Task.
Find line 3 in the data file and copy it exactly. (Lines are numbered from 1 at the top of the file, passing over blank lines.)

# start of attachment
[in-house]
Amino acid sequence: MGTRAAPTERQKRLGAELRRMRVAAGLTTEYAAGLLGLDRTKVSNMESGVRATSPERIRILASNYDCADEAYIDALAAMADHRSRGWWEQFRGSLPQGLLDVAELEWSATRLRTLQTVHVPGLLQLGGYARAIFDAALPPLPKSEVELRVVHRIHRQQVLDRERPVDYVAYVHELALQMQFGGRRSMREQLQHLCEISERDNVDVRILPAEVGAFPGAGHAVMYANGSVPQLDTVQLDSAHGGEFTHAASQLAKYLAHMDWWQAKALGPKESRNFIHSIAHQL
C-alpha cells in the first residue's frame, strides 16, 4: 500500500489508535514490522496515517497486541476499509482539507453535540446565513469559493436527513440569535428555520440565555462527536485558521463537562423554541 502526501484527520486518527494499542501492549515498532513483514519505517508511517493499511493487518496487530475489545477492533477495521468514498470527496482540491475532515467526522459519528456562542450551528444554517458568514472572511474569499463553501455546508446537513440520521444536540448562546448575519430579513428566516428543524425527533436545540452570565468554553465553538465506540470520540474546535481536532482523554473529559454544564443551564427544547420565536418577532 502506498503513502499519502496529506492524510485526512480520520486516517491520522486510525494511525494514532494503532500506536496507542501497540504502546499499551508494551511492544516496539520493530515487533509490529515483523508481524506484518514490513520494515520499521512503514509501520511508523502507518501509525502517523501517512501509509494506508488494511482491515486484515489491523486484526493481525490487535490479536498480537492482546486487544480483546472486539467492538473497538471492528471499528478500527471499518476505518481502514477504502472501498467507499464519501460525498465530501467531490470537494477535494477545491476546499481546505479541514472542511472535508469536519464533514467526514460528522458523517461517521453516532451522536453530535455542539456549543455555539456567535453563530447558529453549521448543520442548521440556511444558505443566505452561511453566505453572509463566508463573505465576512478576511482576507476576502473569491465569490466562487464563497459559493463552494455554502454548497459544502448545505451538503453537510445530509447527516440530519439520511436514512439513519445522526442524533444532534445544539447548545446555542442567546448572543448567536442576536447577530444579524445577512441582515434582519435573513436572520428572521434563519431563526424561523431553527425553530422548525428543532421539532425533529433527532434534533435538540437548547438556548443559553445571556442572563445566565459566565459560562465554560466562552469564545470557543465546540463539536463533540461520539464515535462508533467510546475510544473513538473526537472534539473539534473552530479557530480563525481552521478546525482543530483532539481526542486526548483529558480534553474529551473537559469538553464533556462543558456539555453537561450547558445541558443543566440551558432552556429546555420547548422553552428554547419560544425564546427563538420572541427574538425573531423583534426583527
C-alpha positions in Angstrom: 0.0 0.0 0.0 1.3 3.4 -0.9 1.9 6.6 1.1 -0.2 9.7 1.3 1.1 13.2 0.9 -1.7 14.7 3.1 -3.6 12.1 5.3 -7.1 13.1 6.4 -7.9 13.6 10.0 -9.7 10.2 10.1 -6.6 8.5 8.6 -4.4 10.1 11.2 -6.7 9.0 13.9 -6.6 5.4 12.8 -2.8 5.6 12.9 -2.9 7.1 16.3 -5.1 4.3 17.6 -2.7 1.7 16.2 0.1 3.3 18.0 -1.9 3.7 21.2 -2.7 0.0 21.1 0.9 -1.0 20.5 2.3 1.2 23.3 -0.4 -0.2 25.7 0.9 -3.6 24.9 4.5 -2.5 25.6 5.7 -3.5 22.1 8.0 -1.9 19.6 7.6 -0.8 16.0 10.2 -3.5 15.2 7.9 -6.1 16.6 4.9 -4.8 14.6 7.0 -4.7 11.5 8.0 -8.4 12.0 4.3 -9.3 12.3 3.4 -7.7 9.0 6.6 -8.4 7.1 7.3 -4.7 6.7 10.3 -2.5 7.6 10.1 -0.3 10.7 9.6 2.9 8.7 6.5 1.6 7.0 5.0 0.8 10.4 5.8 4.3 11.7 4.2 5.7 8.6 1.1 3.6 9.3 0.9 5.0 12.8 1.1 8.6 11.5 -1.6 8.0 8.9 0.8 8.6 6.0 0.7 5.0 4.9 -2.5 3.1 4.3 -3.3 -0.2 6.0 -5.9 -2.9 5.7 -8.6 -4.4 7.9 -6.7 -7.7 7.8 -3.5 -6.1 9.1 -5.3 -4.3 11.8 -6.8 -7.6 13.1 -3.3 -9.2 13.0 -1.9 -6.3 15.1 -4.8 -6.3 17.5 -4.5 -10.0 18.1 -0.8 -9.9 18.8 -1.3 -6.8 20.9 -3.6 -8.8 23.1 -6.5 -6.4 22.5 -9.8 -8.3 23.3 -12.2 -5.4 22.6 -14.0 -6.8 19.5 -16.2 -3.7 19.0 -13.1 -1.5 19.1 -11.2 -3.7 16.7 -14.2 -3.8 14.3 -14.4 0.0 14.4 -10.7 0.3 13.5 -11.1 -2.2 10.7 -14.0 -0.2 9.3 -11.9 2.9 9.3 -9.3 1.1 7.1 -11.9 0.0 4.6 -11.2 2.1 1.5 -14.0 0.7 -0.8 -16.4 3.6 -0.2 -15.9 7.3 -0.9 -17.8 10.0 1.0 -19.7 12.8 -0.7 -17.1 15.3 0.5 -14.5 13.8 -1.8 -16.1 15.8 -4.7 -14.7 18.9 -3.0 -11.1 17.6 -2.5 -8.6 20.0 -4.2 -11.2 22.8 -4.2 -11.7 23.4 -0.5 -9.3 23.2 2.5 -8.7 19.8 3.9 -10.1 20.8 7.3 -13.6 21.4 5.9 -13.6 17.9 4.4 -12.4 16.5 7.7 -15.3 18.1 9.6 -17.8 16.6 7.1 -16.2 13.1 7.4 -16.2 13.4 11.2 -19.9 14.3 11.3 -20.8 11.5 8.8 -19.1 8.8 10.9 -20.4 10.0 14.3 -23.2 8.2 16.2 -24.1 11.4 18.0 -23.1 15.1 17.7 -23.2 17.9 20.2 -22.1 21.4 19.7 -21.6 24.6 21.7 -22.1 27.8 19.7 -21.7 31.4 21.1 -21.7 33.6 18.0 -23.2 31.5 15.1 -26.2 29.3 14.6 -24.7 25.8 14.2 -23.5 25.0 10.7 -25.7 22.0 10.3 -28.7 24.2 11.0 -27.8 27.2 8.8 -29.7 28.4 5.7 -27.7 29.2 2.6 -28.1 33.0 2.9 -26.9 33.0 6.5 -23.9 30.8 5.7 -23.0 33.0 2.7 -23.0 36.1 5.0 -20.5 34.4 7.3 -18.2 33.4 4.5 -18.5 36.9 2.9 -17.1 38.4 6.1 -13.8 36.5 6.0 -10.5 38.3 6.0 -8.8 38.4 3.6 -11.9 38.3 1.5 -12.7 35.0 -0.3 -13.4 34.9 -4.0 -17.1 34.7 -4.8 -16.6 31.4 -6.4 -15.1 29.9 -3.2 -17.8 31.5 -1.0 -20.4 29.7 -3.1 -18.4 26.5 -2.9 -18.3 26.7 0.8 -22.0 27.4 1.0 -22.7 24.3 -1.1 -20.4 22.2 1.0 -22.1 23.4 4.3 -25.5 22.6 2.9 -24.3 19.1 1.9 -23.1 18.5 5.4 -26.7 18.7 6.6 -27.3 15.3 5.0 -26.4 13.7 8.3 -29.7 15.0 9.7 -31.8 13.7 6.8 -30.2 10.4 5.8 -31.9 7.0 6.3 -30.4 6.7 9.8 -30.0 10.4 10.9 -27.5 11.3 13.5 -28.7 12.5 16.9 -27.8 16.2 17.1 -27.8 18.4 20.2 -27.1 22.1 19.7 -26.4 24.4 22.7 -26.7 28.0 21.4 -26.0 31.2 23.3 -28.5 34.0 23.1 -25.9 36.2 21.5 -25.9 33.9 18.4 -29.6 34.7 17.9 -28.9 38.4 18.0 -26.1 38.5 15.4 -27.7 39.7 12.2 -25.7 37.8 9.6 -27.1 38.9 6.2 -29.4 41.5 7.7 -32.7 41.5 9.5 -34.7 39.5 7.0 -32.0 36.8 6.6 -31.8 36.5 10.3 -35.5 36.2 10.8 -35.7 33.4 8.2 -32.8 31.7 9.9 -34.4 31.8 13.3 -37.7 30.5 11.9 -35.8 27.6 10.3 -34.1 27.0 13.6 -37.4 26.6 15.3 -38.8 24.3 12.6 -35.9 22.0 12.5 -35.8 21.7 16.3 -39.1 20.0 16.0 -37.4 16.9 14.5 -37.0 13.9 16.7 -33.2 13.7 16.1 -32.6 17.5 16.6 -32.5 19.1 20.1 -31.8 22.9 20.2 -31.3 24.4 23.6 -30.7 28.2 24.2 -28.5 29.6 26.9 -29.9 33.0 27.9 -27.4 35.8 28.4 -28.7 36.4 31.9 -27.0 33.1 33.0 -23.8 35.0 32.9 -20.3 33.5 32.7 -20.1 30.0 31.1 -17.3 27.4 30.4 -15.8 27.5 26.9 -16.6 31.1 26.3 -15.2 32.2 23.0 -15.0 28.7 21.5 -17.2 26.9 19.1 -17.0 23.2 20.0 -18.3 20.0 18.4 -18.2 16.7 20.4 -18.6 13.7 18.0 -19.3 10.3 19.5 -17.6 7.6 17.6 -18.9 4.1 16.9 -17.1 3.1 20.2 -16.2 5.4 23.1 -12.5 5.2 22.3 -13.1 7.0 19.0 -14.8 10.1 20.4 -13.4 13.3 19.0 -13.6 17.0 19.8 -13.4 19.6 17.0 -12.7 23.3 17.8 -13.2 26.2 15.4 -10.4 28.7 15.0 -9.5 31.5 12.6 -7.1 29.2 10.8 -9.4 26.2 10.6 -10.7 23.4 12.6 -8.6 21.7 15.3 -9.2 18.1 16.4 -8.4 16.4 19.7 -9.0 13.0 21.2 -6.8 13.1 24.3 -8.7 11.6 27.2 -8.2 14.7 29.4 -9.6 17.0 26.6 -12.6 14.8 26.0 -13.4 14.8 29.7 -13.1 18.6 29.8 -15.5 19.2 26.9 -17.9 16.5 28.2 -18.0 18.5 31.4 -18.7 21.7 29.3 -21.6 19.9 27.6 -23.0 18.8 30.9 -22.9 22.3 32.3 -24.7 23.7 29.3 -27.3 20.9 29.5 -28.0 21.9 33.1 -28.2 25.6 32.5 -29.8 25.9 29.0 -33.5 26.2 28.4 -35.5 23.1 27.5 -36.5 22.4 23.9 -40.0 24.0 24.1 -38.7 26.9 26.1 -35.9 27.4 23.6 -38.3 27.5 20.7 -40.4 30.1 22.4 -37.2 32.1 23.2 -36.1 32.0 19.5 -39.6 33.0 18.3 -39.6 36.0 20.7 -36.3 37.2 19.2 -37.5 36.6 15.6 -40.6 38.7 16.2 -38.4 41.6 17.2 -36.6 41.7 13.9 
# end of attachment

C-alpha cells in the first residue's frame, strides 16, 4: 500500500489508535514490522496515517497486541476499509482539507453535540446565513469559493436527513440569535428555520440565555462527536485558521463537562423554541 502526501484527520486518527494499542501492549515498532513483514519505517508511517493499511493487518496487530475489545477492533477495521468514498470527496482540491475532515467526522459519528456562542450551528444554517458568514472572511474569499463553501455546508446537513440520521444536540448562546448575519430579513428566516428543524425527533436545540452570565468554553465553538465506540470520540474546535481536532482523554473529559454544564443551564427544547420565536418577532 502506498503513502499519502496529506492524510485526512480520520486516517491520522486510525494511525494514532494503532500506536496507542501497540504502546499499551508494551511492544516496539520493530515487533509490529515483523508481524506484518514490513520494515520499521512503514509501520511508523502507518501509525502517523501517512501509509494506508488494511482491515486484515489491523486484526493481525490487535490479536498480537492482546486487544480483546472486539467492538473497538471492528471499528478500527471499518476505518481502514477504502472501498467507499464519501460525498465530501467531490470537494477535494477545491476546499481546505479541514472542511472535508469536519464533514467526514460528522458523517461517521453516532451522536453530535455542539456549543455555539456567535453563530447558529453549521448543520442548521440556511444558505443566505452561511453566505453572509463566508463573505465576512478576511482576507476576502473569491465569490466562487464563497459559493463552494455554502454548497459544502448545505451538503453537510445530509447527516440530519439520511436514512439513519445522526442524533444532534445544539447548545446555542442567546448572543448567536442576536447577530444579524445577512441582515434582519435573513436572520428572521434563519431563526424561523431553527425553530422548525428543532421539532425533529433527532434534533435538540437548547438556548443559553445571556442572563445566565459566565459560562465554560466562552469564545470557543465546540463539536463533540461520539464515535462508533467510546475510544473513538473526537472534539473539534473552530479557530480563525481552521478546525482543530483532539481526542486526548483529558480534553474529551473537559469538553464533556462543558456539555453537561450547558445541558443543566440551558432552556429546555420547548422553552428554547419560544425564546427563538420572541427574538425573531423583534426583527